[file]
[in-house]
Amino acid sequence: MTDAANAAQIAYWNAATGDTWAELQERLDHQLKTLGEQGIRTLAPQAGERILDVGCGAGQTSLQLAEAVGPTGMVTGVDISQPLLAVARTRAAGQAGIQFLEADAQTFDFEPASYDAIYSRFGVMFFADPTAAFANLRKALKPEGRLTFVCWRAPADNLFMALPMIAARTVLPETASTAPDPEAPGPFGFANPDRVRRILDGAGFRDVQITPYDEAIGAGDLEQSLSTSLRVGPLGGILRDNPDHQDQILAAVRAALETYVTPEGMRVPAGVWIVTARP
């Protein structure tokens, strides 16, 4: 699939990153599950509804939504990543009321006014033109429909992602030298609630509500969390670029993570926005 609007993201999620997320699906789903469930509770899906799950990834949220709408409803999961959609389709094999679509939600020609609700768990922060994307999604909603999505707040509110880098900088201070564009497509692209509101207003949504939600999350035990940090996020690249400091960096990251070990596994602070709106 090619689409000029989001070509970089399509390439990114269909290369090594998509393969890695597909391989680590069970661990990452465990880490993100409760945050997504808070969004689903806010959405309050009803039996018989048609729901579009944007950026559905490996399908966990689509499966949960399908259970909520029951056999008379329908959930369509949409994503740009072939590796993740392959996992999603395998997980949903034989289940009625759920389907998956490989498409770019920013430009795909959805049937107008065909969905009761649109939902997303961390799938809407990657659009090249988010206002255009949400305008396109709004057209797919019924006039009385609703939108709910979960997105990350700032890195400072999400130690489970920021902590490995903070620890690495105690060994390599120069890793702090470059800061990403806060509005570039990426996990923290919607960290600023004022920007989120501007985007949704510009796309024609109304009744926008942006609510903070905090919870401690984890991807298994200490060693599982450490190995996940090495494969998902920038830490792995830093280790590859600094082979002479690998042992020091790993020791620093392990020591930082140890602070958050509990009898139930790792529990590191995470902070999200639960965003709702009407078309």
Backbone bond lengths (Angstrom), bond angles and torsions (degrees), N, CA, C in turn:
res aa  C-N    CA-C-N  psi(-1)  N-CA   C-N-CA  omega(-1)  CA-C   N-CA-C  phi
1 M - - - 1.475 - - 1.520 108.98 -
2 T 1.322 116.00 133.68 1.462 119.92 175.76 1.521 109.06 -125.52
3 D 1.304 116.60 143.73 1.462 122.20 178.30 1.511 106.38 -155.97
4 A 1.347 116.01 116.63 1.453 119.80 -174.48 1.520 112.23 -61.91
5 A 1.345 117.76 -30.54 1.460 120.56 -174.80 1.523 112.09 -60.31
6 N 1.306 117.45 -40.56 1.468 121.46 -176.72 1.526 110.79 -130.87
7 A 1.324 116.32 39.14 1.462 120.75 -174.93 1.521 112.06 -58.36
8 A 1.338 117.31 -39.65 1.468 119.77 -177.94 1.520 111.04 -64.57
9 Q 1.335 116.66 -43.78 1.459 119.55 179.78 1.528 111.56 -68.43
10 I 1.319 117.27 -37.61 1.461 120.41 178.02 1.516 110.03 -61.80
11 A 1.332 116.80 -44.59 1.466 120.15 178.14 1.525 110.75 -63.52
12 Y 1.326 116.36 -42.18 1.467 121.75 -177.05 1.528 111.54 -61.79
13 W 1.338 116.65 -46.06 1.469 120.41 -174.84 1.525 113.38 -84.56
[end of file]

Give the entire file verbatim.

[in-house]
Amino acid sequence: MTDAANAAQIAYWNAATGDTWAELQERLDHQLKTLGEQGIRTLAPQAGERILDVGCGAGQTSLQLAEAVGPTGMVTGVDISQPLLAVARTRAAGQAGIQFLEADAQTFDFEPASYDAIYSRFGVMFFADPTAAFANLRKALKPEGRLTFVCWRAPADNLFMALPMIAARTVLPETASTAPDPEAPGPFGFANPDRVRRILDGAGFRDVQITPYDEAIGAGDLEQSLSTSLRVGPLGGILRDNPDHQDQILAAVRAALETYVTPEGMRVPAGVWIVTARP
């Protein structure tokens, strides 16, 4: 699939990153599950509804939504990543009321006014033109429909992602030298609630509500969390670029993570926005 609007993201999620997320699906789903469930509770899906799950990834949220709408409803999961959609389709094999679509939600020609609700768990922060994307999604909603999505707040509110880098900088201070564009497509692209509101207003949504939600999350035990940090996020690249400091960096990251070990596994602070709106 090619689409000029989001070509970089399509390439990114269909290369090594998509393969890695597909391989680590069970661990990452465990880490993100409760945050997504808070969004689903806010959405309050009803039996018989048609729901579009944007950026559905490996399908966990689509499966949960399908259970909520029951056999008379329908959930369509949409994503740009072939590796993740392959996992999603395998997980949903034989289940009625759920389907998956490989498409770019920013430009795909959805049937107008065909969905009761649109939902997303961390799938809407990657659009090249988010206002255009949400305008396109709004057209797919019924006039009385609703939108709910979960997105990350700032890195400072999400130690489970920021902590490995903070620890690495105690060994390599120069890793702090470059800061990403806060509005570039990426996990923290919607960290600023004022920007989120501007985007949704510009796309024609109304009744926008942006609510903070905090919870401690984890991807298994200490060693599982450490190995996940090495494969998902920038830490792995830093280790590859600094082979002479690998042992020091790993020791620093392990020591930082140890602070958050509990009898139930790792529990590191995470902070999200639960965003709702009407078309």
Backbone bond lengths (Angstrom), bond angles and torsions (degrees), N, CA, C in turn:
res aa  C-N    CA-C-N  psi(-1)  N-CA   C-N-CA  omega(-1)  CA-C   N-CA-C  phi
1 M - - - 1.475 - - 1.520 108.98 -
2 T 1.322 116.00 133.68 1.462 119.92 175.76 1.521 109.06 -125.52
3 D 1.304 116.60 143.73 1.462 122.20 178.30 1.511 106.38 -155.97
4 A 1.347 116.01 116.63 1.453 119.80 -174.48 1.520 112.23 -61.91
5 A 1.345 117.76 -30.54 1.460 120.56 -174.80 1.523 112.09 -60.31
6 N 1.306 117.45 -40.56 1.468 121.46 -176.72 1.526 110.79 -130.87
7 A 1.324 116.32 39.14 1.462 120.75 -174.93 1.521 112.06 -58.36
8 A 1.338 117.31 -39.65 1.468 119.77 -177.94 1.520 111.04 -64.57
9 Q 1.335 116.66 -43.78 1.459 119.55 179.78 1.528 111.56 -68.43
10 I 1.319 117.27 -37.61 1.461 120.41 178.02 1.516 110.03 -61.80
11 A 1.332 116.80 -44.59 1.466 120.15 178.14 1.525 110.75 -63.52
12 Y 1.326 116.36 -42.18 1.467 121.75 -177.05 1.528 111.54 -61.79
13 W 1.338 116.65 -46.06 1.469 120.41 -174.84 1.525 113.38 -84.56